So, there’s talent (what you bring to the table), finding the right guidance (look hard and question a lot!), practice (local isolated techniques and songs that tie everything together), awareness (analyzing what is happening, shifting etc) and knowing that there is a tremendous amount of unconscious work going on, stuff you will not be aware of….and if I can add one more thing (which I think I can…it’s my blog!)….LISTEN!!!!! Seriously. Record everything, listen back and keep files. You will hear your voice differently outside your person, especially after the practice. The best singers have a lot of experience listening back to themselves. Time consuming? You bet.

A wonderful discussion that I hope you found interesting. I think we’ll do this again. ;-)

Blast from my “Quantum Redshift” Past. (XPost-1)

20131020-112848.jpg I just received in the mail the “Curious George” DVD that I sang on called *Halloween Boo Fest*. It was produced by the wonderful Share Stallings and I intend to post more about it later once I have had a chance to watch it. I’m excited! It reminded me that many years ago I was hired to do a voice over spot for an XBox game called Quantum Redshift. In stepping back into the voice over world I was reminded of this prior credit and decided to do a little search. After I was recorded, I never heard hide nor hair of it again. Well…this morning I found it. Disclaimer alert. The director coaxed the broadest and most “Aussie” accent out of me as possible….it is funny to hear myself talk like that. Eh…..on ya’ mate! Anyway, happy Sunday and here it is on youtube: Quantum Redshift Kiri Foxton. I’ll post about the Curious George movie soon (which features Pat Monahan in addition to yours truly) and also my recent stint on X-Factor, (which will be XPost2). I am also working on some drafts about vocal technique. See you soon! 20131020-111032.jpg Oh BTW…here’s Kiri, blonde and all. So fun! ;-)

Locata – GPS World

Libby Lavella GPS Nunzio Gambale A while ago I wrote about my Uncle’s company Locata. Well, it’s on! They’re on the cover of GPS world and Nunz just gave a keynote presentation at the 2013 International Institute of Navigation Conference in Nashville. I realize this is REALLY off topic from my usual posts, but hey…I’m a proud niece!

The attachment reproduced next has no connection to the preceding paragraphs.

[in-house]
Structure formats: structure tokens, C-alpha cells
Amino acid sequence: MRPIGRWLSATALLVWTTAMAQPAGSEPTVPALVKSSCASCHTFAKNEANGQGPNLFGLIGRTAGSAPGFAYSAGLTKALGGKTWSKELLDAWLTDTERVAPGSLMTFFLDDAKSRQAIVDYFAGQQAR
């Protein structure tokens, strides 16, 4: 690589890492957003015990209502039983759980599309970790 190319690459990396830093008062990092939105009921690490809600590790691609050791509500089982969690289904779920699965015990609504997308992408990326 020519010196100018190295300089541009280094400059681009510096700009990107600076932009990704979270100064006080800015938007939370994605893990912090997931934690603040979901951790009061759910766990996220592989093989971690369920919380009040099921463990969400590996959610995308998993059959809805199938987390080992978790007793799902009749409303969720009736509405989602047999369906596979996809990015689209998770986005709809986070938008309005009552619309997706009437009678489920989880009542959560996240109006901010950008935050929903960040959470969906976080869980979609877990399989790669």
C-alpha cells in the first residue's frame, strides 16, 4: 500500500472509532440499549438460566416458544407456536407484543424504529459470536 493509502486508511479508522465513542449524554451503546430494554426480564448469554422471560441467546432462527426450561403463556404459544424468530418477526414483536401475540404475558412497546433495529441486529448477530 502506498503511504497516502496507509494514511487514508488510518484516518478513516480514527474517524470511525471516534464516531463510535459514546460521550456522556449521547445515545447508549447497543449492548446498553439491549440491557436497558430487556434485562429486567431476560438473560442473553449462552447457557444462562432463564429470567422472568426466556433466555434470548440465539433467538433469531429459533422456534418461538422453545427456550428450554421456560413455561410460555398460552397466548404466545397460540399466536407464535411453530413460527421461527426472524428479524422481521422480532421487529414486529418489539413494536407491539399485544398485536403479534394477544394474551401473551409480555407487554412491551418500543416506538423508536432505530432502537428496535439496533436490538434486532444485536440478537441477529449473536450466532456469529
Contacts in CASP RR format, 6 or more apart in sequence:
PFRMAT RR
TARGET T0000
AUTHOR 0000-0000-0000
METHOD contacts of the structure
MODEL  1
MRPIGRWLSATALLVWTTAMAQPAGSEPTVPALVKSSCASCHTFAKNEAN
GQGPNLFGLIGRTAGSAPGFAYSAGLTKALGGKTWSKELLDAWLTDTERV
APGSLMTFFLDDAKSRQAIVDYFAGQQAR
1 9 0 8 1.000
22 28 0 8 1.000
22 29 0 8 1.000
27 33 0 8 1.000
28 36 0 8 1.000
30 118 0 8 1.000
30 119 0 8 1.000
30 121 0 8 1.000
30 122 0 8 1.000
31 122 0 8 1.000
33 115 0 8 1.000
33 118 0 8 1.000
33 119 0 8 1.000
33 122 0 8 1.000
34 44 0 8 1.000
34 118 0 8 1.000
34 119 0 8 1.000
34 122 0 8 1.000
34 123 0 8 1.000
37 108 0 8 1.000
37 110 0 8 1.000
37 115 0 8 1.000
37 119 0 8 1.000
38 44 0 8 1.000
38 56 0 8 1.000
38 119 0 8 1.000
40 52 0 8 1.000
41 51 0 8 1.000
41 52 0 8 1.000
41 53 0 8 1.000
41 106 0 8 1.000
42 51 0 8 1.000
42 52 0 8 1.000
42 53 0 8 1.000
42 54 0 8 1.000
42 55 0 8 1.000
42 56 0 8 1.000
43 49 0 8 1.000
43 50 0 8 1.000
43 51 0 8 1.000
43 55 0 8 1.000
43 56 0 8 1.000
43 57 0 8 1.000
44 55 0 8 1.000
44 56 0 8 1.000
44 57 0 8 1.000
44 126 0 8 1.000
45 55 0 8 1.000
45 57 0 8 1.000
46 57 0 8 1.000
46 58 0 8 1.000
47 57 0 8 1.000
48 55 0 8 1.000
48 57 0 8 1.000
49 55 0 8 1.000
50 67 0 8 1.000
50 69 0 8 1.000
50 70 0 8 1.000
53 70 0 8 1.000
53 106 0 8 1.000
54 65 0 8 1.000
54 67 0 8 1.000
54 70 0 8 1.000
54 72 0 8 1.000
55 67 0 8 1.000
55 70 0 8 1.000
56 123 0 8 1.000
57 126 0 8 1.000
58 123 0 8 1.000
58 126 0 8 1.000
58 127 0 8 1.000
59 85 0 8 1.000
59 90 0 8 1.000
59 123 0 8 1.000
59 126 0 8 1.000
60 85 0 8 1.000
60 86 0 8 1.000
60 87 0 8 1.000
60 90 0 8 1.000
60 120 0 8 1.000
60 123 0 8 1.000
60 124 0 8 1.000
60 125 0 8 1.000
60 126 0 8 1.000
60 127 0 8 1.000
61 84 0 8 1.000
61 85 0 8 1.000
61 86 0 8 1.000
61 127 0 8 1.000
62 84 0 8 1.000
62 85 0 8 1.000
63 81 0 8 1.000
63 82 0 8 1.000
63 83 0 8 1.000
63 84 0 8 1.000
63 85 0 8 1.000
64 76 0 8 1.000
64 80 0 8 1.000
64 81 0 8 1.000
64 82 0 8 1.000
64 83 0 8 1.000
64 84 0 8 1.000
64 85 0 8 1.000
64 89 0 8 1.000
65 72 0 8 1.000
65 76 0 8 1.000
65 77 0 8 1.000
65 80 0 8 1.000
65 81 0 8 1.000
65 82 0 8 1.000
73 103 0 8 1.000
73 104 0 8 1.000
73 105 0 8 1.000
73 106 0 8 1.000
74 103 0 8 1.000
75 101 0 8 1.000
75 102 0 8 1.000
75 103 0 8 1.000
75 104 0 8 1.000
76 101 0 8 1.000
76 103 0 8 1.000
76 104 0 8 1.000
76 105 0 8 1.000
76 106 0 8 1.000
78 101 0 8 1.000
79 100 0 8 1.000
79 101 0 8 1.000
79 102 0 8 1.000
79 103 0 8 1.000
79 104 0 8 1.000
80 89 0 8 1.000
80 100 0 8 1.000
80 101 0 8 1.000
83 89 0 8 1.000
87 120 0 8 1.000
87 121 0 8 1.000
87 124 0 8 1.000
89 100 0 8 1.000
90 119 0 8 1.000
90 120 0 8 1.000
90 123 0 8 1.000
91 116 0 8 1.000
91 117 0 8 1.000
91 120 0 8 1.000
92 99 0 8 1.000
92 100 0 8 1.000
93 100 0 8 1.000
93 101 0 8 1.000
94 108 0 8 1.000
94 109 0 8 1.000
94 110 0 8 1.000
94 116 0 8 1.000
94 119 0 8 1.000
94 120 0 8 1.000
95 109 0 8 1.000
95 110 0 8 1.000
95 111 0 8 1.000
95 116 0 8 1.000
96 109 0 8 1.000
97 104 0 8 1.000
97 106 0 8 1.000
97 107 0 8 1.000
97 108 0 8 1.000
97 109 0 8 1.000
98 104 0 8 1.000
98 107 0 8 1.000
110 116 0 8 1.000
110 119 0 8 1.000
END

Here is the VIDEO and here is the ARTICLE

GO ZIO!

Tea with Quincy Jones and Blush

This happened…. :-) Libby Lavella Quincy Jones Blush Mervyn Warren

I’ve been working with Asian Pop Super Group BLUSH for the past year. Very recently their manager, Jon called and asked me if I could write them a vocal arrangement of Aretha Franklin’s RESPECT for the ONE.org agit8 protest song movement. I said, without hesitation…YES! Of course it had to be done yesterday in three days; written, learned, recorded, video shot and then sent to London for the agit8 launch at The Tate Modern. Long story short, we did it (“we” meaning; myself, Blush, Michael Perfitt, Tim Young, the wonderful Mervyn Warren, Jon and Stacey Niermann, DJ Quaye and Henson Recording Studios’ Faryal Ganjehei, Jaime Sickora, Bill Rahko & Derrick Stockwell). I’m quite proud of getting the word “RESPECT” in there in 4 of their languages for their core fans. I had to fight really sell it to the girls, but in the end, it really worked and I feel the fans will be pleased. Anyway…here it is – RESPECT VIDEO. The One.org people cut out the cool vibey intro we did, which is a shame, but not surprising. We had a blast, very little sleep and in the middle of it all we all had tea with Quincy Jones at his house. Quincy’s currently their executive producer and he wanted to hear the arrangement. At this stage, I had only just written it and taught it to the girls so it wasn’t recorded yet. Therefore, we had to be presented live. (What are ya gonna do?) Quincy told me he “loved it!” and went on to say that he’d never heard that song done that way, which was nice. Before he’d heard the arrangement, Quincy had already enlisted the help of his long time collaborator Mervyn Warren. Quincy then insisted that Mervyn and I work together to fine tune. Mervyn was lovely, gracious and made some killer “fine-tuning” suggestions to the arrangement. All in all, it was wonderful.

Blush are such a sweet group of girls and soooo hard working, I love working with them. I can’t wait to see what they accomplish in the future. Here’s a pic of all of us at their show earlier this year in Chinatown for Chinese New Year. blush

THE AMBER

the amber HOB The new project I’ve been talking about for what feels like FOREVER, is cooked, baked and basted. It’s called The Amber and it consists of yours truly, Florence Hartigan and Ryland Shelton. We’re a three part harmony driven group doing original material. I have dreamt of being part of a group like this for as long as I can remember, so it goes without saying (but I’m going to say it anyway)…YYYYEEEEAAAAAHHHHHHHHH!!!!!!!

We’ve done two offical shows, but also a random appearance at an Italian Cultural evening at Pasadena City College and a song or two at a house concert in Janurary. Other than that we’ve been in rehearsals and writing/recording mode. The three of us haven’t been together very long, only since last August or September, however Flo and I have been working on this project since 2011. A few singers have come and gone, a few recordings have been created and chucked out and many songs written and left on the cutting room floor. That said, we persevered, and the above is a shot from our first show at the House of Blues. It was a really great first show.